Hidden Nearby: Seth Thomas Clock Factory

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Seth Thomas was born in Wolcott, Connecticut, in 1785.  His education reportedly consisted of only a few weeks in grammar school before he began work on the family farm.  When Seth was 12, his father died and his mother sent him off to be an apprentice to Daniel Tuttle, a neighboring carpenter.  Tuttle taught Thomas arithmetic, the use of tools, and the principles of running a business.  At the age of 21, Seth Thomas struck out on his own to be a carpenter.

This Connecticut tercentenary sign on Main Street in Thomaston commemorates the region's clockmaking history.

This Connecticut tercentenary sign on Main Street in Thomaston commemorates the region’s clockmaking history.

Around 1806, Thomas went to work for Eli Terry, the nation’s leading clockmaker.  Using his carpenter skills, Thomas outfitted Terry’s Plymouth factory with stools and benches, then made the various gears in the internal mechanism of Terry’s clocks.  In 1810, Terry sold his business to Thomas and Silas Hoadley, who formed the Thomas and Hoadley Mechanics and Company and continued making the grandfather clocks that Terry had popularized. The partnership was short-lived however, and by 1813, Thomas had struck out on his own.

A Seth Thomas shelf clock, c. 1820.  Courtesy Metropolitan Museum of Art.

A Seth Thomas shelf clock, c. 1820. Courtesy Metropolitan Museum of Art.

In looking for a location for his own factory, Thomas found a site on the Naugatuck River in what was then known as Plymouth Hollow, which would be renamed Thomaston.  (This is the site where the Seth Thomas Clock Factory still stands.) Plymouth Hollow was a community of only 20 houses at the time, but Thomas’s factory would soon bring excitement to the town.  Operations began early in the morning, and workers put in twelve hour days for a daily wage of between 75 cents and $1.25. Thomas ran a company store for his employees and occasionally sponsored dances. Initially his factory produced the same type of grandfather clock he made with Hoadley. However, when Thomas’s mentor Eli Terry developed a cheaper shelf clock, the market for the “tall clock” nearly dried up.  Fortunately for Seth Thomas, Terry was overwhelmed with orders and sold the rights to the patent to Thomas for $1000.  Clocks were sent by ox cart to New Haven for shipment to New York.  Business was so brisk that by 1825, both Terry and Thomas had made $100,000 in profit, and Thomas spawned cottage industries across the town in making cases and transporting supplies and products.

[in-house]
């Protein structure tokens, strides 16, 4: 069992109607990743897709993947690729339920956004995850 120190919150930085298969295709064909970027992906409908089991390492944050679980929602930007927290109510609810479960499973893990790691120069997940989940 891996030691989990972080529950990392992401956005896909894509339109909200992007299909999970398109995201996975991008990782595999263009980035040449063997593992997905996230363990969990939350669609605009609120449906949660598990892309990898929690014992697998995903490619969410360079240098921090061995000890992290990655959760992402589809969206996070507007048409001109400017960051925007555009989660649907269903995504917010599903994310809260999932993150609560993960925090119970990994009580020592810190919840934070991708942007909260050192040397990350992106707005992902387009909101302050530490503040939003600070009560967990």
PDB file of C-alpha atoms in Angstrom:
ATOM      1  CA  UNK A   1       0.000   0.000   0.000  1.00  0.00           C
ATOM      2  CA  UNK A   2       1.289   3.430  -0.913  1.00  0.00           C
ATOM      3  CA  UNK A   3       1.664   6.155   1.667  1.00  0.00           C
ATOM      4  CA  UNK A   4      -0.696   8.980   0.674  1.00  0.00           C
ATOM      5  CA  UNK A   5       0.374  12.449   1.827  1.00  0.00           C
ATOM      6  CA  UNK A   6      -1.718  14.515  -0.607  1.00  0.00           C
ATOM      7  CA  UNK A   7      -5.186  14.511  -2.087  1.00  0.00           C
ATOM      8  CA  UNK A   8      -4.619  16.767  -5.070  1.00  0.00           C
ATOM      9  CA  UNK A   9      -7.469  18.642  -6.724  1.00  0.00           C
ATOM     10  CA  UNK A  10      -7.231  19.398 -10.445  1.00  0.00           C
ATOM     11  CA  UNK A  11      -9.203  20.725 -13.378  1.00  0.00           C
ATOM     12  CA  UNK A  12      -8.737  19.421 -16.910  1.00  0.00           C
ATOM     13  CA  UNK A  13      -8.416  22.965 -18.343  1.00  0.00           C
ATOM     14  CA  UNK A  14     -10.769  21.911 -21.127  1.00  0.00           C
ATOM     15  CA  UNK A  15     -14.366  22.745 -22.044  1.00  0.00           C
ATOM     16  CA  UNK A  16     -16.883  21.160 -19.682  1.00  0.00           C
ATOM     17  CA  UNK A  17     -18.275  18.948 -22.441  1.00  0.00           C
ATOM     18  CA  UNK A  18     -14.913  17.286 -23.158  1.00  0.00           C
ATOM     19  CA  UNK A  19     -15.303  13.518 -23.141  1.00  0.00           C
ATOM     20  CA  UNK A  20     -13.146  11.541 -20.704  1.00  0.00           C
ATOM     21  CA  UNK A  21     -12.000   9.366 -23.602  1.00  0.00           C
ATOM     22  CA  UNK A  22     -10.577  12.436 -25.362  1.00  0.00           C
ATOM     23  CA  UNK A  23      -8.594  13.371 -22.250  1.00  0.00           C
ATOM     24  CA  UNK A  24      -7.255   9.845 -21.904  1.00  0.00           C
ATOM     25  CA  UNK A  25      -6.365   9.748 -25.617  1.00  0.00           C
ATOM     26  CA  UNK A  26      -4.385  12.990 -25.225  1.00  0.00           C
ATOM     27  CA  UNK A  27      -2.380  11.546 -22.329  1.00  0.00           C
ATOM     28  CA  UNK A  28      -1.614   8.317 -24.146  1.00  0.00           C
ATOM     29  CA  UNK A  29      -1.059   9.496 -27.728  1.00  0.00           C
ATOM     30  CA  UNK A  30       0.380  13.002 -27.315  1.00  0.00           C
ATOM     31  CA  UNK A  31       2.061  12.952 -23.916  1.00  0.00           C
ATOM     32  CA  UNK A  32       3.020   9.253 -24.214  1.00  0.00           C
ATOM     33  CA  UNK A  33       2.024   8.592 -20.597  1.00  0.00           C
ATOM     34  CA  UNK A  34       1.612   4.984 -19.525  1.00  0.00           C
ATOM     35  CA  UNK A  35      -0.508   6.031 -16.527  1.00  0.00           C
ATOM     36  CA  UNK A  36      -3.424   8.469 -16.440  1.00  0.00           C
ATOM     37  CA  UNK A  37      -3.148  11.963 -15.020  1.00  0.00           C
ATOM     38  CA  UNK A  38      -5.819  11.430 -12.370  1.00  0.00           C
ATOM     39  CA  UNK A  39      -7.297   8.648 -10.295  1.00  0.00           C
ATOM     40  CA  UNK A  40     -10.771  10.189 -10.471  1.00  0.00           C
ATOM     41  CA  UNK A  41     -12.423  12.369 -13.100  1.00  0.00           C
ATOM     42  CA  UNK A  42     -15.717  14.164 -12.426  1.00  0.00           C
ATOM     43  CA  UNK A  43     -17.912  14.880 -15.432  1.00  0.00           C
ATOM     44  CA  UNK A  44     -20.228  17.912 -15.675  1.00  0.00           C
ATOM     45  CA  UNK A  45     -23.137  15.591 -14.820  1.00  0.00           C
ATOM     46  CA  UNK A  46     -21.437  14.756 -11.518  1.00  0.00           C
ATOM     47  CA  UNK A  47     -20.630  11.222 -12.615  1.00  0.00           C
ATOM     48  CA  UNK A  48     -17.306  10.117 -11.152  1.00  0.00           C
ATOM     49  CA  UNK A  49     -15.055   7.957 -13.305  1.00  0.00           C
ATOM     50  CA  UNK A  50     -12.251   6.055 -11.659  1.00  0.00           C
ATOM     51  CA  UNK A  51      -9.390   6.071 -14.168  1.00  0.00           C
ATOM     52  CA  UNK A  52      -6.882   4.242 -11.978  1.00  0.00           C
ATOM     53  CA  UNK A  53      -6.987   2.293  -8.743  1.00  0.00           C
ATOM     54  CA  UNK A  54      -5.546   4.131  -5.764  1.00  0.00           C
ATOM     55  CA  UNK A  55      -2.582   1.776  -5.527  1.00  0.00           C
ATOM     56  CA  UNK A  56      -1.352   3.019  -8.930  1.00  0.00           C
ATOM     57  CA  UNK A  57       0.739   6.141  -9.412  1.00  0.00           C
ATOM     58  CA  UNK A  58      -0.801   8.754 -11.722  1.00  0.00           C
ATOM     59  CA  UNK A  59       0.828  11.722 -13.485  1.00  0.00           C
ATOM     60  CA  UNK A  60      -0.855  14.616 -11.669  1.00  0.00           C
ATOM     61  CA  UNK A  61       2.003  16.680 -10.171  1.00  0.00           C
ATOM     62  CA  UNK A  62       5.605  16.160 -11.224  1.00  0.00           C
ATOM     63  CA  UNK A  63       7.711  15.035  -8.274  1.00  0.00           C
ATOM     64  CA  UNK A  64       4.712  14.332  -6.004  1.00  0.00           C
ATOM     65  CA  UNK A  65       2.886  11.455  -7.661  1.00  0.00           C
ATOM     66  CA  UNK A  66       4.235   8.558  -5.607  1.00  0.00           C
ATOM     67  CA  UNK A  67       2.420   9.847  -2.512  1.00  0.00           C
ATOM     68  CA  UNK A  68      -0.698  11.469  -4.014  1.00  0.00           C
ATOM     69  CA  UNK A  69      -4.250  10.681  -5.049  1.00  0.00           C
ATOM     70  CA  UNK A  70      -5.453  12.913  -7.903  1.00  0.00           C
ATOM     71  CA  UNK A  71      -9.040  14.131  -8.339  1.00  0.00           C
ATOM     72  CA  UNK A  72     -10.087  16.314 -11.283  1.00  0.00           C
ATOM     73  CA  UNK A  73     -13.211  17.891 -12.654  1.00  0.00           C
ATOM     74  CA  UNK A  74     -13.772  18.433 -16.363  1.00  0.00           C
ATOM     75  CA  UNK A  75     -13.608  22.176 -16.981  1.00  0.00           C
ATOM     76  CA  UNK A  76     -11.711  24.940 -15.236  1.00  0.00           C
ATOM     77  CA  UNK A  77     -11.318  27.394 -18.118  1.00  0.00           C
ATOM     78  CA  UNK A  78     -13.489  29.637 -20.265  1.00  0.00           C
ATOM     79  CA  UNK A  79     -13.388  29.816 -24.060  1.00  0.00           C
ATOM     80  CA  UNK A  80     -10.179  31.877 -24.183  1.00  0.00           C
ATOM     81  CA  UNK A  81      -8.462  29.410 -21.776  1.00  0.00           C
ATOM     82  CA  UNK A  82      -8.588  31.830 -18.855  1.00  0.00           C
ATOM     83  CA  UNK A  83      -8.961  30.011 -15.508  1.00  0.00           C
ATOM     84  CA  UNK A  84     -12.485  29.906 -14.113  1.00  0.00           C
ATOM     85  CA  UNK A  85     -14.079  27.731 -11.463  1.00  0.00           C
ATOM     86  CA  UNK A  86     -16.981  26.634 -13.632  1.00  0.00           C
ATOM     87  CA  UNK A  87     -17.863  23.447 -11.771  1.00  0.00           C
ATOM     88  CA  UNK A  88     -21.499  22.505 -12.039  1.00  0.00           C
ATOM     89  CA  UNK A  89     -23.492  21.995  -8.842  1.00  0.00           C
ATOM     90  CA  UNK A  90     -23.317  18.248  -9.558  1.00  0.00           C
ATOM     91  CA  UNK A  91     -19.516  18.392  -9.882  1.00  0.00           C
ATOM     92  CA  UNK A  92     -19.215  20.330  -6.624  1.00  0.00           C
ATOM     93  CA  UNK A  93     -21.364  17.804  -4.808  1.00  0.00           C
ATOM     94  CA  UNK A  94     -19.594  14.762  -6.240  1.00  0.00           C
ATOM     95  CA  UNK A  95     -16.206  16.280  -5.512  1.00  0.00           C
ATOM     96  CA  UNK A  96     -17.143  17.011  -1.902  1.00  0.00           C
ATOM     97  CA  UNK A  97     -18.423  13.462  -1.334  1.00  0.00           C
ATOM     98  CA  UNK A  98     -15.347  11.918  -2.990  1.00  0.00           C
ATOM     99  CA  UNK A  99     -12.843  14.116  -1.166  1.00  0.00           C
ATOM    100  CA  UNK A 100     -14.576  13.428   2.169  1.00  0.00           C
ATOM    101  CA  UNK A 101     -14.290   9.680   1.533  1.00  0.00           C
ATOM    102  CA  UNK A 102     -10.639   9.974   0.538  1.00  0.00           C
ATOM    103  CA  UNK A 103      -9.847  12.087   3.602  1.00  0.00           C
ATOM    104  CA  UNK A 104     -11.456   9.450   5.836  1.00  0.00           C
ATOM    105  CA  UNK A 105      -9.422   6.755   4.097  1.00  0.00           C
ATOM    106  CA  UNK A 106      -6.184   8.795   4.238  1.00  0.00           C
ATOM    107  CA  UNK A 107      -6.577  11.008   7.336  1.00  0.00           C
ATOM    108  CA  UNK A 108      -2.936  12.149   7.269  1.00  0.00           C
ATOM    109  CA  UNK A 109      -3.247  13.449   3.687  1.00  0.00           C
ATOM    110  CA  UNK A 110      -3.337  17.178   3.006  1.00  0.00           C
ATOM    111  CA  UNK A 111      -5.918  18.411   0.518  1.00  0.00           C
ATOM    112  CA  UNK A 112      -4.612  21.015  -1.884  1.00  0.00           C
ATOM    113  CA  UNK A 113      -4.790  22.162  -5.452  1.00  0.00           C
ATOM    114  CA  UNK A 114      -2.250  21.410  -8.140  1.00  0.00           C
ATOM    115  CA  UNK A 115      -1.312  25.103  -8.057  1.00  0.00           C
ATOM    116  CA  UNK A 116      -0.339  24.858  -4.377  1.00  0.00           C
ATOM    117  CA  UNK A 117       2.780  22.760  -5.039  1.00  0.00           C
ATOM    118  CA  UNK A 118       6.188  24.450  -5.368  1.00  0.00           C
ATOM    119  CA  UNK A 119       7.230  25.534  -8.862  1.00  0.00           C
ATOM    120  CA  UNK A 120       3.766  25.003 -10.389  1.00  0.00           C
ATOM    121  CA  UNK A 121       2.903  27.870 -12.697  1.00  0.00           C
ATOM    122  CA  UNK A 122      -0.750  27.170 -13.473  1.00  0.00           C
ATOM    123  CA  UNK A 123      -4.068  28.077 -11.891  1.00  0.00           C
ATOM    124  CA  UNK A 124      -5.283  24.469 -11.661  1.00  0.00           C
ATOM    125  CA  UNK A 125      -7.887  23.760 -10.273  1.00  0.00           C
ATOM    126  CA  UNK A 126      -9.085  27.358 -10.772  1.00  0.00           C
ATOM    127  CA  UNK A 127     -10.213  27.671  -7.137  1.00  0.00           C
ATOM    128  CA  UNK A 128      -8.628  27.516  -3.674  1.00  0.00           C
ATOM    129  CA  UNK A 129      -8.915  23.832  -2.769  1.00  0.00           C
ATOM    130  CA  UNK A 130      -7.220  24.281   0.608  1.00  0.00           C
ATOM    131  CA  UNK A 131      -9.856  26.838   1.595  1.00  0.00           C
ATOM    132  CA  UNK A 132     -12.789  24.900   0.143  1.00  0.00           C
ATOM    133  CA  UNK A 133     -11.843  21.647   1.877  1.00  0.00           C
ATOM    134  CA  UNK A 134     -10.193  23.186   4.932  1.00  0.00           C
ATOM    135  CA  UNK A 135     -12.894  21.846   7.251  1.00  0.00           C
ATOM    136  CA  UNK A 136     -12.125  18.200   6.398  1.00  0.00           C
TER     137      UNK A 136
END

Seth Thomas

Seth Thomas

In later years, Thomas diversified his business holdings, opening a cotton mill in town, sponsoring railroads, and dabbling in real estate development.  In 1853, he incorporated his business as the Seth Thomas Clock Company, so that operations could continue after his death, which came in 1859, when Thomas was 74.  His clocks lived on, incorporating new brass parts, expanding into watch, alarm clock, and marine clock production, and made the famous tower clock in Grand Central Station.  The Seth Thomas Clock Factory building that stands on Main Street in Thomaston was built around 1915, and was severely damaged in the Flood of 1955. Eventually the company was bought by the General Time Corporation, which itself was bought by a series of other corporations. Operations ceased around 1980, but the name Seth Thomas lives on in the quality of his clocks, and in the name of the community, which separated from Plymouth in 1875.